To Mr. William Shakespeare,
I am going to get right down to business. I am writing to you regarding
our recent collaboration on The Tempest. In my opinion I think we need to make
a couple of changes. The first is in regards to Caliban and the second has to
do with Prospero.
As I was reading the section of the play where Caliban takes Stephano as
his master I began to think about how he should be wiser by now. As is Caliban
begs a drunken Stephano to be his master. In my opinion Caliban should show
development by not drinking and possibly taking advantage of the drunk Stephano
and Trinculo. It should develop in this fashion:
Caliban: I believe that I can assist you in your stay on the
Stephano: What mean you beast?
Caliban: I prithee, let me bring thee where crabs grow,
And I with my long nails will dig thee pignuts,
Show thee a jay's nest, and instruct thee how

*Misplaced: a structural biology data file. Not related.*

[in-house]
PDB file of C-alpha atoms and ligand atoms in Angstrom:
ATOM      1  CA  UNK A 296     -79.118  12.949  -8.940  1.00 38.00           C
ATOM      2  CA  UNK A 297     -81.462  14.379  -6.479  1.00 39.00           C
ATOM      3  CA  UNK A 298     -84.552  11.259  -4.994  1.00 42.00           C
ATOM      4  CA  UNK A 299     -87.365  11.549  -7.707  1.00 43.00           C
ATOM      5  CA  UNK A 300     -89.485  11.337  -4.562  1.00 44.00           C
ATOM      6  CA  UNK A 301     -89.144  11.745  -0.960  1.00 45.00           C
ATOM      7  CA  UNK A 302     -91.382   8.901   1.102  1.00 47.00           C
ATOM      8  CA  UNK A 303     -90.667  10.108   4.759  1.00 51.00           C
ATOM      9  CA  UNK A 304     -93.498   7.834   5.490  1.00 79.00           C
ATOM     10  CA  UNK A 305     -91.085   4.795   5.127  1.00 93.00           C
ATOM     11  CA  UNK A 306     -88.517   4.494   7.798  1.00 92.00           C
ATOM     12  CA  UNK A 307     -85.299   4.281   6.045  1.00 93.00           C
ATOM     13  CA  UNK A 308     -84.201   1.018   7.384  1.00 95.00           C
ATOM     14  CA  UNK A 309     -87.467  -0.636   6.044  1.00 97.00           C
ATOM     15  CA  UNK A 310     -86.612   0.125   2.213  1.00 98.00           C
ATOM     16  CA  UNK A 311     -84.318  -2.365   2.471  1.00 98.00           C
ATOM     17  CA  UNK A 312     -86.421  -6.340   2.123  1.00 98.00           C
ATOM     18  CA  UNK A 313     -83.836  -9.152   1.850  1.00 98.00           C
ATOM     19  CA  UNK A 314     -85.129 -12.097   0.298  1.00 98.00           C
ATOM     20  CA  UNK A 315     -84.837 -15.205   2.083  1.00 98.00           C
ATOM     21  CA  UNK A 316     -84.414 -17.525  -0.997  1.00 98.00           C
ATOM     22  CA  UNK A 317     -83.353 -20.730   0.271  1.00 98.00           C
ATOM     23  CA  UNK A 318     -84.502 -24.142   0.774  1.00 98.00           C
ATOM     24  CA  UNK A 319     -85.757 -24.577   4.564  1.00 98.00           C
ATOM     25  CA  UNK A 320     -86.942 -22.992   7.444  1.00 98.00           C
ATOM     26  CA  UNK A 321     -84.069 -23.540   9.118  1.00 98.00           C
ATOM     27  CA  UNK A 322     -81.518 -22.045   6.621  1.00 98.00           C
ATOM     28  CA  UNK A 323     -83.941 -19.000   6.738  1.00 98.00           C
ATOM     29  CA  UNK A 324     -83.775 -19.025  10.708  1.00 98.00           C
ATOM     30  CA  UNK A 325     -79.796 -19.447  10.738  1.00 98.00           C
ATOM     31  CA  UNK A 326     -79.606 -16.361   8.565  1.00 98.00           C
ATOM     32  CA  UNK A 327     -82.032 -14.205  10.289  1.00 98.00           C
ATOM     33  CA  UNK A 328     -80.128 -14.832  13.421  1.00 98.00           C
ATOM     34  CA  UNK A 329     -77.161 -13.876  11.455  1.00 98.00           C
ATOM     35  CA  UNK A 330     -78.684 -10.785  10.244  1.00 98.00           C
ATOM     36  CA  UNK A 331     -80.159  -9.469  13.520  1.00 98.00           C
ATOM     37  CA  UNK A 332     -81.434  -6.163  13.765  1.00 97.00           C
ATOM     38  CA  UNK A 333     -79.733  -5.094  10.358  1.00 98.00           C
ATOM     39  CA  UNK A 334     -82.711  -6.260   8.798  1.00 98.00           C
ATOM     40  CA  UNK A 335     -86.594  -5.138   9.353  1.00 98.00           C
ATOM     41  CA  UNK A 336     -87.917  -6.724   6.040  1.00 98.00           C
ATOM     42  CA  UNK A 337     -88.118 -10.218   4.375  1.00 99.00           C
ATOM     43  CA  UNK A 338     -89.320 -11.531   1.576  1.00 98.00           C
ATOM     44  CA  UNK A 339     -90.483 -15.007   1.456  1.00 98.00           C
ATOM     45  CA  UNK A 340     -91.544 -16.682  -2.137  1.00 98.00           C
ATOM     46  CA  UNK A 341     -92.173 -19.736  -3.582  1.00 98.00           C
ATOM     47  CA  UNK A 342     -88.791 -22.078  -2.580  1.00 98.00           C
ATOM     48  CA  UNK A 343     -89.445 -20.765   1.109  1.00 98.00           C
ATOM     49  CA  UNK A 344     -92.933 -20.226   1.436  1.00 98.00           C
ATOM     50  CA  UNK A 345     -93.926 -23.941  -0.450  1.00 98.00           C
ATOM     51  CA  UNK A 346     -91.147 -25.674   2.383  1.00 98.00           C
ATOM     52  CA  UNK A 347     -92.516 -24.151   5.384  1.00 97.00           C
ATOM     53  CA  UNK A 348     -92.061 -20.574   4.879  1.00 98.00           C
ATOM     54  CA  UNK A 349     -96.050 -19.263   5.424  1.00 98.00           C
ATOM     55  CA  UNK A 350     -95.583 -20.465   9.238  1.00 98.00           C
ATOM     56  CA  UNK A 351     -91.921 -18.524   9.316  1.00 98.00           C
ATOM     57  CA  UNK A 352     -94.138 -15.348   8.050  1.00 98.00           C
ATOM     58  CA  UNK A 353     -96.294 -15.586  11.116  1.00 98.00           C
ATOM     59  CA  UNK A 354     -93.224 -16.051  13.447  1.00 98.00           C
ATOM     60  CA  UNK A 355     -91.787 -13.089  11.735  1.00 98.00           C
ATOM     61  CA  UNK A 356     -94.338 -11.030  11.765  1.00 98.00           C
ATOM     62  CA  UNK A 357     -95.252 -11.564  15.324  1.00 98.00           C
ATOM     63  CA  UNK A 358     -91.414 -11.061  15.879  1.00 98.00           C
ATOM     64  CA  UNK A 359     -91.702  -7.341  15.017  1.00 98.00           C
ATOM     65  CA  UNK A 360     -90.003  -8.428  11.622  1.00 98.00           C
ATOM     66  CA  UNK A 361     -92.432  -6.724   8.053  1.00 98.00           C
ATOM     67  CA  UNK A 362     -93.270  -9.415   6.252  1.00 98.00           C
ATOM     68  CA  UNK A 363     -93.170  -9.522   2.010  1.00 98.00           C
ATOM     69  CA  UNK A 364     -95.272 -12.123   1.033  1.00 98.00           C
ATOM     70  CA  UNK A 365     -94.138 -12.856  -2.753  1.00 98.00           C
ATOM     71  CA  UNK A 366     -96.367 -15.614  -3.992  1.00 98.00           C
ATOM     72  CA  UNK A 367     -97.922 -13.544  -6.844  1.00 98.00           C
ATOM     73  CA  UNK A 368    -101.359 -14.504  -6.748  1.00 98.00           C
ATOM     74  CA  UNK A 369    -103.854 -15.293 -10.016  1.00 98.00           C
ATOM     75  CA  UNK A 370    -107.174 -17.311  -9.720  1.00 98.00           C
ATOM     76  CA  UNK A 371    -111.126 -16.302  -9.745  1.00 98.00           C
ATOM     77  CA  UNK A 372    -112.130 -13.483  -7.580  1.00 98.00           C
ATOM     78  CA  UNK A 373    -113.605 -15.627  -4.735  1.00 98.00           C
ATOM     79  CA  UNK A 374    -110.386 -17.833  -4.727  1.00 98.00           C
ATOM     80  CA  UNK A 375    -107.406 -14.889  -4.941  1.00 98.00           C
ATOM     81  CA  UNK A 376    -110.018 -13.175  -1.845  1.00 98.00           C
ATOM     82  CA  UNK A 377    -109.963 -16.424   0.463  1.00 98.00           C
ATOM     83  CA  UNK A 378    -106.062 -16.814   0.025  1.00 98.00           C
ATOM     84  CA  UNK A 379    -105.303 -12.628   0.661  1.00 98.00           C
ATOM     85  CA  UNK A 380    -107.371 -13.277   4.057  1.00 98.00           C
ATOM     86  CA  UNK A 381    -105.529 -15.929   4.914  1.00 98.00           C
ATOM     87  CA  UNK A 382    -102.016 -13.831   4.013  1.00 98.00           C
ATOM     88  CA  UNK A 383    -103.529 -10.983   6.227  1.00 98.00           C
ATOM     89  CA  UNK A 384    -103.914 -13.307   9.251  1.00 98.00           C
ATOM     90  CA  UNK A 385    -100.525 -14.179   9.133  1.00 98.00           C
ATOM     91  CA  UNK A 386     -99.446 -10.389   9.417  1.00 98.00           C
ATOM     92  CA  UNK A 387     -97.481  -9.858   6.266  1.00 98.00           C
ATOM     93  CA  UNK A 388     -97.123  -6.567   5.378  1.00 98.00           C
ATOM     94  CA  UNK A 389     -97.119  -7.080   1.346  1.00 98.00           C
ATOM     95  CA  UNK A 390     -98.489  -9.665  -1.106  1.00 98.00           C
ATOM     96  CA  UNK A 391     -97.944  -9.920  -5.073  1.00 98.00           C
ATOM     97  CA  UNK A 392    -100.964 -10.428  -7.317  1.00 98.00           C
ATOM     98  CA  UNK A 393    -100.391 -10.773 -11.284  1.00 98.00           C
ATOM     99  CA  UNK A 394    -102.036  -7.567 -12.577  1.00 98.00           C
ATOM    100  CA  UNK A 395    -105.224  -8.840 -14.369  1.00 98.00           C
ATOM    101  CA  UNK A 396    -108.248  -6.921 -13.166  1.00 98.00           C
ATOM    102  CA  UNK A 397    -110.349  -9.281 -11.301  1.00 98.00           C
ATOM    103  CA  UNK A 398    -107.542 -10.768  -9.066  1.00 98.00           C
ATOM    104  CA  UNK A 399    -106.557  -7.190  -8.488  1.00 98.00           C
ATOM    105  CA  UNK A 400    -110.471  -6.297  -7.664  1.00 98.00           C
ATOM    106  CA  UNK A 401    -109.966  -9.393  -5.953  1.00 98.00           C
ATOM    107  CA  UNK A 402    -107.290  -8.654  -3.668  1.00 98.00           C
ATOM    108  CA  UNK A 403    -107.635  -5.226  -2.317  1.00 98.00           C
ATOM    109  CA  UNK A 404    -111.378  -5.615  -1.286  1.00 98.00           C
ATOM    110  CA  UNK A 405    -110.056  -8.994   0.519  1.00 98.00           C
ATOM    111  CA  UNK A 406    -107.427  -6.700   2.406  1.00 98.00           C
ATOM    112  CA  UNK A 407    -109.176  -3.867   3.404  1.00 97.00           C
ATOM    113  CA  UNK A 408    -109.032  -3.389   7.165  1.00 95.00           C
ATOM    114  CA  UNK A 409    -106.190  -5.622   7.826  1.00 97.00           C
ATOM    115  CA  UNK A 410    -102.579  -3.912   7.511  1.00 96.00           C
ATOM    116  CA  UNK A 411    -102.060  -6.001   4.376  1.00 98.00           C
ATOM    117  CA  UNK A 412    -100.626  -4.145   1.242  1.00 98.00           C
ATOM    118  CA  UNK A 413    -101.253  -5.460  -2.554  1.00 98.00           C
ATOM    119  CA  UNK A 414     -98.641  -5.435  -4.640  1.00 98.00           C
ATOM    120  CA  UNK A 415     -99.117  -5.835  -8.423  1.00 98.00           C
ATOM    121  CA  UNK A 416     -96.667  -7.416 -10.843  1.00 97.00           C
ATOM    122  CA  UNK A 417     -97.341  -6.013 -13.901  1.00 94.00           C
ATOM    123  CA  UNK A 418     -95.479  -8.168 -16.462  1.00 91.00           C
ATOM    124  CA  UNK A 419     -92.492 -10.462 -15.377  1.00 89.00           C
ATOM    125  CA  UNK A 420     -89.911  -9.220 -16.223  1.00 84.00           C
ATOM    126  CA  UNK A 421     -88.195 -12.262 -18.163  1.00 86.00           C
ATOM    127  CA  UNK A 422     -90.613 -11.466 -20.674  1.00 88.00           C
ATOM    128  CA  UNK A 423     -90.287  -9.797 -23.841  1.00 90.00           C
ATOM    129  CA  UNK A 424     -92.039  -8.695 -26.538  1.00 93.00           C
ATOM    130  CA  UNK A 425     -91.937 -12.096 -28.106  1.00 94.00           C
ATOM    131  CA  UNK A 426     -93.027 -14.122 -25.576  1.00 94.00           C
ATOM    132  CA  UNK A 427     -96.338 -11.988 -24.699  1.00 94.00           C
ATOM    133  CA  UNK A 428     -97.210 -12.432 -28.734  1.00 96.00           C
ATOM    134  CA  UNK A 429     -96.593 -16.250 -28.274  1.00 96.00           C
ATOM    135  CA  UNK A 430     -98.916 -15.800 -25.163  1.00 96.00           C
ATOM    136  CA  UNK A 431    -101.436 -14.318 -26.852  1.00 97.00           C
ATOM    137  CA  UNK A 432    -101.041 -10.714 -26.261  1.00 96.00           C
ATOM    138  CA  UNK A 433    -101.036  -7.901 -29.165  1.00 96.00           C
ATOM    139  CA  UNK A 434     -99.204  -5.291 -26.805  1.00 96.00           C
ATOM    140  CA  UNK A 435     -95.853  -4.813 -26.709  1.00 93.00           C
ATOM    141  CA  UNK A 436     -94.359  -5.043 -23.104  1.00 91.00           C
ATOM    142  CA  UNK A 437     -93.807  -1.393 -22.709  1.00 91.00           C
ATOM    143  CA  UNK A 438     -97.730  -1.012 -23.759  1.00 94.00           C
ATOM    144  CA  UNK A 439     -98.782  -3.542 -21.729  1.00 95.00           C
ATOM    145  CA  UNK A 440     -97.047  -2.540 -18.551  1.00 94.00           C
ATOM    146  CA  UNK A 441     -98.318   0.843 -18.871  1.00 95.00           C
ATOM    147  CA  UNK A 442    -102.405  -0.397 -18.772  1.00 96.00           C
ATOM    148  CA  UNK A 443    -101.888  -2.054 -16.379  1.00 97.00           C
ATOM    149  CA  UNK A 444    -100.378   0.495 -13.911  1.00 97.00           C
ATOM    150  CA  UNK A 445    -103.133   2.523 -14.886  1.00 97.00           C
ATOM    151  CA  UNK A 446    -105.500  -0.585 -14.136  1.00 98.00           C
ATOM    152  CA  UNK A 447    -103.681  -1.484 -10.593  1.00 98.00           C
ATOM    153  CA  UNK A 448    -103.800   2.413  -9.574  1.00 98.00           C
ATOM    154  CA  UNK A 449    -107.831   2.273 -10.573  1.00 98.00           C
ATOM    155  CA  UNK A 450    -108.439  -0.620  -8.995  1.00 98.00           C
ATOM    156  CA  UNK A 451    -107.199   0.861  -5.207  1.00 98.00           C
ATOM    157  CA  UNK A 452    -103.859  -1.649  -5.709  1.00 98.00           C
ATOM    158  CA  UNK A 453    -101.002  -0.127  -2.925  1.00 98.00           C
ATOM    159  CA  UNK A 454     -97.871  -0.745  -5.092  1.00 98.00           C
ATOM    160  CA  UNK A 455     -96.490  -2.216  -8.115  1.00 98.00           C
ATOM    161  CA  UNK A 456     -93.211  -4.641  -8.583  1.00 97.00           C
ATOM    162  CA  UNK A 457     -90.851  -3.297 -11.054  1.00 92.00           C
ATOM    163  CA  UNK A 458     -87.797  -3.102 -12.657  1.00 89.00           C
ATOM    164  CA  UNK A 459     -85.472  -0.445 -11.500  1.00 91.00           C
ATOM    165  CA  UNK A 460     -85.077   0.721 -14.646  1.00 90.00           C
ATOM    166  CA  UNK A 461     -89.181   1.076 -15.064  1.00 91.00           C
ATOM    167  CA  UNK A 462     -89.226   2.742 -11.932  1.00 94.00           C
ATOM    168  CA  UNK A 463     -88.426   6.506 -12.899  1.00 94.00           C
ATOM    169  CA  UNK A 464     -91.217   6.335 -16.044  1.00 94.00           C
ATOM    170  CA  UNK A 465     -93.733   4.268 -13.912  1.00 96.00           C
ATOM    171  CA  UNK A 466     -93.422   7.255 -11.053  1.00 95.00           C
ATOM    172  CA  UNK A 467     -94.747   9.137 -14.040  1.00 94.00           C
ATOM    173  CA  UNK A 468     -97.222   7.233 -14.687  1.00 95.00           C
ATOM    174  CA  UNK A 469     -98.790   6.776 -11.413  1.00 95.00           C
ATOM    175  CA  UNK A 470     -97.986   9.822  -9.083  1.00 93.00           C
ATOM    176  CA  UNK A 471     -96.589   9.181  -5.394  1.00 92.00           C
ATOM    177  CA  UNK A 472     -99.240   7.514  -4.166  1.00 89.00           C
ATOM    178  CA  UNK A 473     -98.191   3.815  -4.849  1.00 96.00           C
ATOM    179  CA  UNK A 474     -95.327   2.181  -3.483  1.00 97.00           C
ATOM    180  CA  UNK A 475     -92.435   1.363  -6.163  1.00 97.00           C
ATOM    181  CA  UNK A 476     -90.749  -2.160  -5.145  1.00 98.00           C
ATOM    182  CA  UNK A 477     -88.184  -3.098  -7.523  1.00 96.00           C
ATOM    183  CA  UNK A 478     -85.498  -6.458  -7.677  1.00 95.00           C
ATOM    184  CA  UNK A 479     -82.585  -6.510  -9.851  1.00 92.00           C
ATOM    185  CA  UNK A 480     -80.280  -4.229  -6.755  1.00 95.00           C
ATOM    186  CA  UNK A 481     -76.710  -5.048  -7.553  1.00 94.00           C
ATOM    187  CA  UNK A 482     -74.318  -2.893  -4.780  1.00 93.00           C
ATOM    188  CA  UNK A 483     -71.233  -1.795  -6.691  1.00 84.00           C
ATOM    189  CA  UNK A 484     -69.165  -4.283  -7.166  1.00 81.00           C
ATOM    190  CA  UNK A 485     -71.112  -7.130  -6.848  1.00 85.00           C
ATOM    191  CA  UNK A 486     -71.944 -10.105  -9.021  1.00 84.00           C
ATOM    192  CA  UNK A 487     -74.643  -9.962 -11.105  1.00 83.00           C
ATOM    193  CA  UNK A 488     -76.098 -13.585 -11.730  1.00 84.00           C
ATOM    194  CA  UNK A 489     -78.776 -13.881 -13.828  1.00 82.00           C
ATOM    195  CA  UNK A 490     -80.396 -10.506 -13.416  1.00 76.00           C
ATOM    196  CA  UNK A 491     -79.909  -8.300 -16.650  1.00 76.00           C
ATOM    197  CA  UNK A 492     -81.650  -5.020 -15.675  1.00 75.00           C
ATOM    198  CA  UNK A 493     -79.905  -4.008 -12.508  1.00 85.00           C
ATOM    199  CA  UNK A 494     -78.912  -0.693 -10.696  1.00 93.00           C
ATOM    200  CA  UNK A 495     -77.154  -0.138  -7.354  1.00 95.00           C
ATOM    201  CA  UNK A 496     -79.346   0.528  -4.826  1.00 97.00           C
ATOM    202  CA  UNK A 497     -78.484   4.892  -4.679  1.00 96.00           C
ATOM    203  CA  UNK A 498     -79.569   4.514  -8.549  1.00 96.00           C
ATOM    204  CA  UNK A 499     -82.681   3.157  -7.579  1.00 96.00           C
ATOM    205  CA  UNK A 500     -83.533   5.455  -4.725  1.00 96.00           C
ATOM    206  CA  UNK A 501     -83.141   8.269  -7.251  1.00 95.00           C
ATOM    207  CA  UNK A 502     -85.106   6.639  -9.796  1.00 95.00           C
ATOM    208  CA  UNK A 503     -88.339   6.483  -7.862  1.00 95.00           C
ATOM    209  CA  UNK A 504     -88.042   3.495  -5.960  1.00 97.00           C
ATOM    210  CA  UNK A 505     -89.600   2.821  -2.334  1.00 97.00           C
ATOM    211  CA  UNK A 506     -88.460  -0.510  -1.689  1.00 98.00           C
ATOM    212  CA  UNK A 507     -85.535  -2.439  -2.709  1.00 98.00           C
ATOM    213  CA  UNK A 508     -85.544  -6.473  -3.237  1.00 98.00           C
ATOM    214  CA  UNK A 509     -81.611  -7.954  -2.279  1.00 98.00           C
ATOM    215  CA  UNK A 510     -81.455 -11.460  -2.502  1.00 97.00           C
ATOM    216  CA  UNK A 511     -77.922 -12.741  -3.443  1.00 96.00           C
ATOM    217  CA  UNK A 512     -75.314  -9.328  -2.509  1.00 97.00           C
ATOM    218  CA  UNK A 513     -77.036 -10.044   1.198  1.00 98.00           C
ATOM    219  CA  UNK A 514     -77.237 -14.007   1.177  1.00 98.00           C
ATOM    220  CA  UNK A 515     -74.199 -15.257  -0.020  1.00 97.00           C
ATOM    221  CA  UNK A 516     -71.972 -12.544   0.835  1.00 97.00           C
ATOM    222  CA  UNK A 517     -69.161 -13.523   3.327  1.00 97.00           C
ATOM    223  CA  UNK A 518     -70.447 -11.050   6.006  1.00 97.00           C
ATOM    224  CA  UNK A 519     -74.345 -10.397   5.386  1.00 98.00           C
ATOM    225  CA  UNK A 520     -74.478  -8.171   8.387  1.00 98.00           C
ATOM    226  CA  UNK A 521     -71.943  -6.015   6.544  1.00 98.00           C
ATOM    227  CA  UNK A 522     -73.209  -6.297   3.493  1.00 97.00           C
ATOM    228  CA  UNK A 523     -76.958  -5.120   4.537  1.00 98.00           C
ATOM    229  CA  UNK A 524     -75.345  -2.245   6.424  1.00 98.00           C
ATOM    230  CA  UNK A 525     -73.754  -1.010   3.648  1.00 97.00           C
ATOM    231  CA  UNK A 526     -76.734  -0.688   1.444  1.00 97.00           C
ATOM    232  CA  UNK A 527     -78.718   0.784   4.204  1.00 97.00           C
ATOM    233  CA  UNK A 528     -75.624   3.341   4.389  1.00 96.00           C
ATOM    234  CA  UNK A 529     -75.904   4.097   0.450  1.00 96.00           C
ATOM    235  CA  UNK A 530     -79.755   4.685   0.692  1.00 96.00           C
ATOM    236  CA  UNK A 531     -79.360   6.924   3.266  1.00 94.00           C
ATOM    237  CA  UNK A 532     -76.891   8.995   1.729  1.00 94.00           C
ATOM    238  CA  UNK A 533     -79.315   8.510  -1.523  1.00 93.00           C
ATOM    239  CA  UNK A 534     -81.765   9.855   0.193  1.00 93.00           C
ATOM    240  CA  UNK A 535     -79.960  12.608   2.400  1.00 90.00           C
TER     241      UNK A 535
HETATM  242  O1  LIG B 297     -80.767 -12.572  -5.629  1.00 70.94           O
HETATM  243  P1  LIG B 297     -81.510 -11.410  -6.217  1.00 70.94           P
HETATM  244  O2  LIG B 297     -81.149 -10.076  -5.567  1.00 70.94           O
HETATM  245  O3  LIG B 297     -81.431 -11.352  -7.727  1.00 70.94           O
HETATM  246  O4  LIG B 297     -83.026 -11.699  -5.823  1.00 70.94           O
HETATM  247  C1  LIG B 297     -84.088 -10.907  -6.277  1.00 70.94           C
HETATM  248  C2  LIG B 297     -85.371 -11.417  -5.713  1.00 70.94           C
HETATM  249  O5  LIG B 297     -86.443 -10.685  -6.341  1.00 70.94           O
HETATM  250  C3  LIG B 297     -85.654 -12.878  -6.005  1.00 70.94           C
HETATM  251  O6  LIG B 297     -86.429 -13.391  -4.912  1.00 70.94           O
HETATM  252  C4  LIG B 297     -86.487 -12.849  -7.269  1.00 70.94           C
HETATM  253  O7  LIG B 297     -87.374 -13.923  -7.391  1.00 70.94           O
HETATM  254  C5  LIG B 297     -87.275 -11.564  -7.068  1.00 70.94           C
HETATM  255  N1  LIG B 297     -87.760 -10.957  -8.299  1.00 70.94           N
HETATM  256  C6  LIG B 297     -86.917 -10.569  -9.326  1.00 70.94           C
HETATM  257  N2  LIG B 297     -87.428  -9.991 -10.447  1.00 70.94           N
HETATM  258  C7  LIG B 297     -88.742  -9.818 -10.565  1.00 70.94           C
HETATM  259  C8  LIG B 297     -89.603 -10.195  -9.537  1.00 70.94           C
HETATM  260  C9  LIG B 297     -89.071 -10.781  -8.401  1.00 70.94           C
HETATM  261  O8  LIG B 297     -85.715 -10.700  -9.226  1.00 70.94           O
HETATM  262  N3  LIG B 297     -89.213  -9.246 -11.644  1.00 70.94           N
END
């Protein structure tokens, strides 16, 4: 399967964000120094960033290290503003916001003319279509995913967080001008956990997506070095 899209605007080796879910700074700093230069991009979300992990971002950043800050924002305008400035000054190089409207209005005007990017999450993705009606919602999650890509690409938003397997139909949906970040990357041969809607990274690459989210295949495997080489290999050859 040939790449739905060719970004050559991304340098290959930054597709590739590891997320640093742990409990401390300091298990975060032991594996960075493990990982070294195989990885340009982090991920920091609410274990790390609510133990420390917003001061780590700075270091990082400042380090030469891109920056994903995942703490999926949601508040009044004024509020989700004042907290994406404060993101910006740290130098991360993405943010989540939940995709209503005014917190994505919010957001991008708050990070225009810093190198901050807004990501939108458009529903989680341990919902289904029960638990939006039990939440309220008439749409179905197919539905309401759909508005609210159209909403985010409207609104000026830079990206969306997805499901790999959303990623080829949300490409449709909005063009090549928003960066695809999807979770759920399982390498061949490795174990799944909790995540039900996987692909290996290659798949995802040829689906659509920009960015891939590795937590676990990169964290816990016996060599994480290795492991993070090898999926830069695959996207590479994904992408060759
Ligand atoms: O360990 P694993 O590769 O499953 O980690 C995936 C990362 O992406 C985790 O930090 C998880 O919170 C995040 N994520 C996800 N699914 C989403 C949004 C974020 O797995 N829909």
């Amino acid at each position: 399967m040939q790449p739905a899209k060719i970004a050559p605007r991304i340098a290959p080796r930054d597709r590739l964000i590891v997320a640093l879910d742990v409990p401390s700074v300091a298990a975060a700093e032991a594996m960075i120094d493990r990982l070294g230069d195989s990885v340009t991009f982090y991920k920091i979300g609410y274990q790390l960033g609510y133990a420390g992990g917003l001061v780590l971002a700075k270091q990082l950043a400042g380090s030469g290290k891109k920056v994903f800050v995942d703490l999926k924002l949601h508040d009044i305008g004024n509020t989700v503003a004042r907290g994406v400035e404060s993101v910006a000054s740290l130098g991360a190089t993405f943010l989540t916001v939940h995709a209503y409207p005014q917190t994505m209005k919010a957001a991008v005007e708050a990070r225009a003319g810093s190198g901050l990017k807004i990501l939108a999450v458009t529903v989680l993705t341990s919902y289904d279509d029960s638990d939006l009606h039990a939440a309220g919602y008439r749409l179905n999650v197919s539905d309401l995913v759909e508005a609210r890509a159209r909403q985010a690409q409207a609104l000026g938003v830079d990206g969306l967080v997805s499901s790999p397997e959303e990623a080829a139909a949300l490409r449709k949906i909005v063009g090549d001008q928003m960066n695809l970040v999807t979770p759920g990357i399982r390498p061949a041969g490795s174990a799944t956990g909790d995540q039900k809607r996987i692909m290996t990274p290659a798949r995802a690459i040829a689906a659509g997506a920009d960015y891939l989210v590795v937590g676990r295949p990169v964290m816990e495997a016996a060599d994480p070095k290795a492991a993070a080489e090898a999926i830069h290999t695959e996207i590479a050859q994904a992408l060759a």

To snare the nimble marmoset. I'll bring thee
To clustering filberts, and I'll teach thee to get
Young scamels from the rock. Does't though attend me?
Stephano: I do. For all this service what want'st you in return.
Caliban: I ask but one simple service. The death of my tyrant
Stephano: You ask me to murder for you?
Caliban: I ask only that you remove your only opponent in making
me your vassal.
Stephano: Well bargain'd for a monster such as thee. I shall
If the scene is run in this way Caliban is developed as more human and less
monster. Also it adds more urgency to the possible danger Stephano and Trinculo
bring, but the comic aspect remains because the two are drunk.
My second suggestion addresses the issues of Prospero and tempests. At
the end of the play there is the opportunity for... [continues]
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(1999, 10). Dear Shakespeare: a Critique of the Tempest. StudyMode.com. Retrieved 10, 1999, from http://www.studymode.com/essays/Dear-Shakespeare-Critique-Tempest-3798.html
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